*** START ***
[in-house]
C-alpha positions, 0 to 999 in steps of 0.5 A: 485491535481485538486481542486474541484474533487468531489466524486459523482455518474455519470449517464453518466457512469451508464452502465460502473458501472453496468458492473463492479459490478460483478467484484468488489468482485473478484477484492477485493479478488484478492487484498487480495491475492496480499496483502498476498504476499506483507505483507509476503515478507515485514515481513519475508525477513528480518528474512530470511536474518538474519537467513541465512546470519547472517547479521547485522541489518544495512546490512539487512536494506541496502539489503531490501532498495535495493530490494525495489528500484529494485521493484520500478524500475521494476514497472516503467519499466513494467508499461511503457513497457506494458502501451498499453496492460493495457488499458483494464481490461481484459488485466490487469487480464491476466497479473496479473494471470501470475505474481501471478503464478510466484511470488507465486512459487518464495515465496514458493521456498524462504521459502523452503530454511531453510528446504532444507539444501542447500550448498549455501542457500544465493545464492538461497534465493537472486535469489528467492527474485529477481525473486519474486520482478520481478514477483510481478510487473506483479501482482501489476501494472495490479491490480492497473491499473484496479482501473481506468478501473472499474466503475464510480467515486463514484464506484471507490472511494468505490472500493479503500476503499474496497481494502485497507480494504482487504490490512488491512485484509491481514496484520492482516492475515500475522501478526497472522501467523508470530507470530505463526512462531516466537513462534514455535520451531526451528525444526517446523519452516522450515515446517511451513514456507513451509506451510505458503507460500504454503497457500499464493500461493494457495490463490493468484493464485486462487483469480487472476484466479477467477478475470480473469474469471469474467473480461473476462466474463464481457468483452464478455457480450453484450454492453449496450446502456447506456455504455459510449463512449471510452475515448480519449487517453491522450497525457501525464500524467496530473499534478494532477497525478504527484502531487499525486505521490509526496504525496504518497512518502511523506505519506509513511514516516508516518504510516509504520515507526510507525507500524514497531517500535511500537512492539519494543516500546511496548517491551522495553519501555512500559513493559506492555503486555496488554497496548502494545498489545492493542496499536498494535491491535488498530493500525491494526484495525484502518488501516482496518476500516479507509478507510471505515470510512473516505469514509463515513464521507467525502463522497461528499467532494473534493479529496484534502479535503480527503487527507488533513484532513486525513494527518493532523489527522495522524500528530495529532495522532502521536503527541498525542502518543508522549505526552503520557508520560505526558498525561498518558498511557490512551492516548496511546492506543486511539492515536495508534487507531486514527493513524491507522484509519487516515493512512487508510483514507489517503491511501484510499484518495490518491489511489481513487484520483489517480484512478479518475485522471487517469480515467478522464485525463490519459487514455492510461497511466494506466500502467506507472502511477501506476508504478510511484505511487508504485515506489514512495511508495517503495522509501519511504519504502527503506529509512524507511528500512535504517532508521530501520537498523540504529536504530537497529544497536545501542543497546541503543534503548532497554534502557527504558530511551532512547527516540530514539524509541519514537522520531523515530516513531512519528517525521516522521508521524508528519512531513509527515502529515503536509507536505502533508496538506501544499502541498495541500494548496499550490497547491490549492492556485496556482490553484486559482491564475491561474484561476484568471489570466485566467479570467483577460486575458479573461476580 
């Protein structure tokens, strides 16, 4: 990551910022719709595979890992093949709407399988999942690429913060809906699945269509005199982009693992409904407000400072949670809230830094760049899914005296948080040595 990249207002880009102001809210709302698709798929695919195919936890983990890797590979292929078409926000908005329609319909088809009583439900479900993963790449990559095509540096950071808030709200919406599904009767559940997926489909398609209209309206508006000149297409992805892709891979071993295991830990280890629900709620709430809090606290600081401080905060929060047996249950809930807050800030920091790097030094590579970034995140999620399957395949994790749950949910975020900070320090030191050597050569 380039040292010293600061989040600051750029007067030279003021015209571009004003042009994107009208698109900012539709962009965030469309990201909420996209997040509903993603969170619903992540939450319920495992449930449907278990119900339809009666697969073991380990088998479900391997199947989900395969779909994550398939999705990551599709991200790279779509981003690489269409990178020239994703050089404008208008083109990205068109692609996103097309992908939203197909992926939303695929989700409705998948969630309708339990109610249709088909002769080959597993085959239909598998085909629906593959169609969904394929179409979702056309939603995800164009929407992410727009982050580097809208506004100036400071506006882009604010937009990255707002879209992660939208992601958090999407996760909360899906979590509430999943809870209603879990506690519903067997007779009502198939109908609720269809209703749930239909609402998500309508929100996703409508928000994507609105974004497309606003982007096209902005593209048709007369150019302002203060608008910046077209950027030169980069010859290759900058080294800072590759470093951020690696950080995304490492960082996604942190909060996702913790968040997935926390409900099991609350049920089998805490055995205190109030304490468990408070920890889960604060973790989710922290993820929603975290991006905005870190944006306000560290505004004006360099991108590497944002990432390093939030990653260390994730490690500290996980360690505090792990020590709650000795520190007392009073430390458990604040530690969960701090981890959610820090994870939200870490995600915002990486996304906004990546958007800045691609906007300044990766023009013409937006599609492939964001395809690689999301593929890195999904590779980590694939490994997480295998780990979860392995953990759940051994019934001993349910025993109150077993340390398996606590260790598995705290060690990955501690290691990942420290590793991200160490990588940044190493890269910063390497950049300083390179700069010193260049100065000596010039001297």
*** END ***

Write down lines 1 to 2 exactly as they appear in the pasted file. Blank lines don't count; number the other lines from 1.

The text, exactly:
[in-house]
C-alpha positions, 0 to 999 in steps of 0.5 A: 485491535481485538486481542486474541484474533487468531489466524486459523482455518474455519470449517464453518466457512469451508464452502465460502473458501472453496468458492473463492479459490478460483478467484484468488489468482485473478484477484492477485493479478488484478492487484498487480495491475492496480499496483502498476498504476499506483507505483507509476503515478507515485514515481513519475508525477513528480518528474512530470511536474518538474519537467513541465512546470519547472517547479521547485522541489518544495512546490512539487512536494506541496502539489503531490501532498495535495493530490494525495489528500484529494485521493484520500478524500475521494476514497472516503467519499466513494467508499461511503457513497457506494458502501451498499453496492460493495457488499458483494464481490461481484459488485466490487469487480464491476466497479473496479473494471470501470475505474481501471478503464478510466484511470488507465486512459487518464495515465496514458493521456498524462504521459502523452503530454511531453510528446504532444507539444501542447500550448498549455501542457500544465493545464492538461497534465493537472486535469489528467492527474485529477481525473486519474486520482478520481478514477483510481478510487473506483479501482482501489476501494472495490479491490480492497473491499473484496479482501473481506468478501473472499474466503475464510480467515486463514484464506484471507490472511494468505490472500493479503500476503499474496497481494502485497507480494504482487504490490512488491512485484509491481514496484520492482516492475515500475522501478526497472522501467523508470530507470530505463526512462531516466537513462534514455535520451531526451528525444526517446523519452516522450515515446517511451513514456507513451509506451510505458503507460500504454503497457500499464493500461493494457495490463490493468484493464485486462487483469480487472476484466479477467477478475470480473469474469471469474467473480461473476462466474463464481457468483452464478455457480450453484450454492453449496450446502456447506456455504455459510449463512449471510452475515448480519449487517453491522450497525457501525464500524467496530473499534478494532477497525478504527484502531487499525486505521490509526496504525496504518497512518502511523506505519506509513511514516516508516518504510516509504520515507526510507525507500524514497531517500535511500537512492539519494543516500546511496548517491551522495553519501555512500559513493559506492555503486555496488554497496548502494545498489545492493542496499536498494535491491535488498530493500525491494526484495525484502518488501516482496518476500516479507509478507510471505515470510512473516505469514509463515513464521507467525502463522497461528499467532494473534493479529496484534502479535503480527503487527507488533513484532513486525513494527518493532523489527522495522524500528530495529532495522532502521536503527541498525542502518543508522549505526552503520557508520560505526558498525561498518558498511557490512551492516548496511546492506543486511539492515536495508534487507531486514527493513524491507522484509519487516515493512512487508510483514507489517503491511501484510499484518495490518491489511489481513487484520483489517480484512478479518475485522471487517469480515467478522464485525463490519459487514455492510461497511466494506466500502467506507472502511477501506476508504478510511484505511487508504485515506489514512495511508495517503495522509501519511504519504502527503506529509512524507511528500512535504517532508521530501520537498523540504529536504530537497529544497536545501542543497546541503543534503548532497554534502557527504558530511551532512547527516540530514539524509541519514537522520531523515530516513531512519528517525521516522521508521524508528519512531513509527515502529515503536509507536505502533508496538506501544499502541498495541500494548496499550490497547491490549492492556485496556482490553484486559482491564475491561474484561476484568471489570466485566467479570467483577460486575458479573461476580 